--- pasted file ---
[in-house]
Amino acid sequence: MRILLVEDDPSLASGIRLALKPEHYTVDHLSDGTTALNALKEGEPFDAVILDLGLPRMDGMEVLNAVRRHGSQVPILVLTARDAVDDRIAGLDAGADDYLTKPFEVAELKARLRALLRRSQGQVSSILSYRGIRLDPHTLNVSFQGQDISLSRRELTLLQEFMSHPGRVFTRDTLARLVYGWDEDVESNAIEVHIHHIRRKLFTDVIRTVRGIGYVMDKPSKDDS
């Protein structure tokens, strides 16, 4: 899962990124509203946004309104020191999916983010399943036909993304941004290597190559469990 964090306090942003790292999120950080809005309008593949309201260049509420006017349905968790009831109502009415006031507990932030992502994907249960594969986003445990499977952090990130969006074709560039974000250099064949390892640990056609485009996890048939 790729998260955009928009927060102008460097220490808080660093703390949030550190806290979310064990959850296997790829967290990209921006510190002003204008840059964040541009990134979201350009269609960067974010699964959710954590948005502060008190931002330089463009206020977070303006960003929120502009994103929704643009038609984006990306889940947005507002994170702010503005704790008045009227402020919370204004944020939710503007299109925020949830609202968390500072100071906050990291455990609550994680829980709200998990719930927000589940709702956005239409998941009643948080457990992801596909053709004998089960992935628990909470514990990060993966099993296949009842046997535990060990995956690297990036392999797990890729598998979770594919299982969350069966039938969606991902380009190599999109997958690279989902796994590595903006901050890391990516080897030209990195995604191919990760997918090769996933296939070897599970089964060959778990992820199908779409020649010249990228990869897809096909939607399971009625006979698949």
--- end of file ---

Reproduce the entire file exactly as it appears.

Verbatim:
[in-house]
Amino acid sequence: MRILLVEDDPSLASGIRLALKPEHYTVDHLSDGTTALNALKEGEPFDAVILDLGLPRMDGMEVLNAVRRHGSQVPILVLTARDAVDDRIAGLDAGADDYLTKPFEVAELKARLRALLRRSQGQVSSILSYRGIRLDPHTLNVSFQGQDISLSRRELTLLQEFMSHPGRVFTRDTLARLVYGWDEDVESNAIEVHIHHIRRKLFTDVIRTVRGIGYVMDKPSKDDS
């Protein structure tokens, strides 16, 4: 899962990124509203946004309104020191999916983010399943036909993304941004290597190559469990 964090306090942003790292999120950080809005309008593949309201260049509420006017349905968790009831109502009415006031507990932030992502994907249960594969986003445990499977952090990130969006074709560039974000250099064949390892640990056609485009996890048939 790729998260955009928009927060102008460097220490808080660093703390949030550190806290979310064990959850296997790829967290990209921006510190002003204008840059964040541009990134979201350009269609960067974010699964959710954590948005502060008190931002330089463009206020977070303006960003929120502009994103929704643009038609984006990306889940947005507002994170702010503005704790008045009227402020919370204004944020939710503007299109925020949830609202968390500072100071906050990291455990609550994680829980709200998990719930927000589940709702956005239409998941009643948080457990992801596909053709004998089960992935628990909470514990990060993966099993296949009842046997535990060990995956690297990036392999797990890729598998979770594919299982969350069966039938969606991902380009190599999109997958690279989902796994590595903006901050890391990516080897030209990195995604191919990760997918090769996933296939070897599970089964060959778990992820199908779409020649010249990228990869897809096909939607399971009625006979698949």